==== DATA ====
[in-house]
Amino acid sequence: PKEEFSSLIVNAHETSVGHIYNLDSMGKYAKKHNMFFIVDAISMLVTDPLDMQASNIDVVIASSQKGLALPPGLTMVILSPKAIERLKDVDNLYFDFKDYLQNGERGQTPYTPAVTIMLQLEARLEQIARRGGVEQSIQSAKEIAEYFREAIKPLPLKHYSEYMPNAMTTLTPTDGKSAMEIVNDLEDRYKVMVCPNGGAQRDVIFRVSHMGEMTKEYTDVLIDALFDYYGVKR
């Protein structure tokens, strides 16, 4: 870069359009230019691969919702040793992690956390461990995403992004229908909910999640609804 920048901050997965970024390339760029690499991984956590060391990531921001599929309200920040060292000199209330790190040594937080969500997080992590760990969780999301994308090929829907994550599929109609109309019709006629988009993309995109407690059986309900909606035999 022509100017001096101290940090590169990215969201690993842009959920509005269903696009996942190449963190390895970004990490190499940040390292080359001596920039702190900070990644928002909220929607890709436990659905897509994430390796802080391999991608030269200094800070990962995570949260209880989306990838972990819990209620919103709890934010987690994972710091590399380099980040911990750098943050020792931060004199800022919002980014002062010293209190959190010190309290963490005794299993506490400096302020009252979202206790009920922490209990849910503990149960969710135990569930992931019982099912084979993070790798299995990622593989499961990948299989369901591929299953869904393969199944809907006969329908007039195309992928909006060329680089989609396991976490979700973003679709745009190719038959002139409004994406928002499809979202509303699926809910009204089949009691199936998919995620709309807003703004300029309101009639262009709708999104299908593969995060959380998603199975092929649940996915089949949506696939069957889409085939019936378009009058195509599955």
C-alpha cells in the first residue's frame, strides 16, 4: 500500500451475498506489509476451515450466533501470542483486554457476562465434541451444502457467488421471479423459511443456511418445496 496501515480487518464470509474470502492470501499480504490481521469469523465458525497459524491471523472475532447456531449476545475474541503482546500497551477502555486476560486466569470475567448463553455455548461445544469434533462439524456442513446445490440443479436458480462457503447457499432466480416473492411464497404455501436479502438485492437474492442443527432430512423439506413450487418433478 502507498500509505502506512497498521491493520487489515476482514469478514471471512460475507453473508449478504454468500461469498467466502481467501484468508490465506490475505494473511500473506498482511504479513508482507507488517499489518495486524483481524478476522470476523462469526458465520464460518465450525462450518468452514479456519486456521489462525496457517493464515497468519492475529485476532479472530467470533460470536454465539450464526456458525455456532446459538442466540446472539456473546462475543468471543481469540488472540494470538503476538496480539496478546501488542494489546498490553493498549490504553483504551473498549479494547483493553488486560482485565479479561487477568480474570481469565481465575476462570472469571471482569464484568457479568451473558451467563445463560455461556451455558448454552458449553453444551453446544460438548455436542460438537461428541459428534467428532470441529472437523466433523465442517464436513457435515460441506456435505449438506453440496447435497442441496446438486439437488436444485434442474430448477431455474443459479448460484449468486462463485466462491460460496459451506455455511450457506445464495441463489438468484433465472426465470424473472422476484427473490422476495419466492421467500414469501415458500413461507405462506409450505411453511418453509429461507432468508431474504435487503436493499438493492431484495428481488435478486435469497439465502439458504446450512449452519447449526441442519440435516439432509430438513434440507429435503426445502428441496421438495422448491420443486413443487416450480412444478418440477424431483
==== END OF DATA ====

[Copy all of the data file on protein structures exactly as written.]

[in-house]
Amino acid sequence: PKEEFSSLIVNAHETSVGHIYNLDSMGKYAKKHNMFFIVDAISMLVTDPLDMQASNIDVVIASSQKGLALPPGLTMVILSPKAIERLKDVDNLYFDFKDYLQNGERGQTPYTPAVTIMLQLEARLEQIARRGGVEQSIQSAKEIAEYFREAIKPLPLKHYSEYMPNAMTTLTPTDGKSAMEIVNDLEDRYKVMVCPNGGAQRDVIFRVSHMGEMTKEYTDVLIDALFDYYGVKR
């Protein structure tokens, strides 16, 4: 870069359009230019691969919702040793992690956390461990995403992004229908909910999640609804 920048901050997965970024390339760029690499991984956590060391990531921001599929309200920040060292000199209330790190040594937080969500997080992590760990969780999301994308090929829907994550599929109609109309019709006629988009993309995109407690059986309900909606035999 022509100017001096101290940090590169990215969201690993842009959920509005269903696009996942190449963190390895970004990490190499940040390292080359001596920039702190900070990644928002909220929607890709436990659905897509994430390796802080391999991608030269200094800070990962995570949260209880989306990838972990819990209620919103709890934010987690994972710091590399380099980040911990750098943050020792931060004199800022919002980014002062010293209190959190010190309290963490005794299993506490400096302020009252979202206790009920922490209990849910503990149960969710135990569930992931019982099912084979993070790798299995990622593989499961990948299989369901591929299953869904393969199944809907006969329908007039195309992928909006060329680089989609396991976490979700973003679709745009190719038959002139409004994406928002499809979202509303699926809910009204089949009691199936998919995620709309807003703004300029309101009639262009709708999104299908593969995060959380998603199975092929649940996915089949949506696939069957889409085939019936378009009058195509599955």
C-alpha cells in the first residue's frame, strides 16, 4: 500500500451475498506489509476451515450466533501470542483486554457476562465434541451444502457467488421471479423459511443456511418445496 496501515480487518464470509474470502492470501499480504490481521469469523465458525497459524491471523472475532447456531449476545475474541503482546500497551477502555486476560486466569470475567448463553455455548461445544469434533462439524456442513446445490440443479436458480462457503447457499432466480416473492411464497404455501436479502438485492437474492442443527432430512423439506413450487418433478 502507498500509505502506512497498521491493520487489515476482514469478514471471512460475507453473508449478504454468500461469498467466502481467501484468508490465506490475505494473511500473506498482511504479513508482507507488517499489518495486524483481524478476522470476523462469526458465520464460518465450525462450518468452514479456519486456521489462525496457517493464515497468519492475529485476532479472530467470533460470536454465539450464526456458525455456532446459538442466540446472539456473546462475543468471543481469540488472540494470538503476538496480539496478546501488542494489546498490553493498549490504553483504551473498549479494547483493553488486560482485565479479561487477568480474570481469565481465575476462570472469571471482569464484568457479568451473558451467563445463560455461556451455558448454552458449553453444551453446544460438548455436542460438537461428541459428534467428532470441529472437523466433523465442517464436513457435515460441506456435505449438506453440496447435497442441496446438486439437488436444485434442474430448477431455474443459479448460484449468486462463485466462491460460496459451506455455511450457506445464495441463489438468484433465472426465470424473472422476484427473490422476495419466492421467500414469501415458500413461507405462506409450505411453511418453509429461507432468508431474504435487503436493499438493492431484495428481488435478486435469497439465502439458504446450512449452519447449526441442519440435516439432509430438513434440507429435503426445502428441496421438495422448491420443486413443487416450480412444478418440477424431483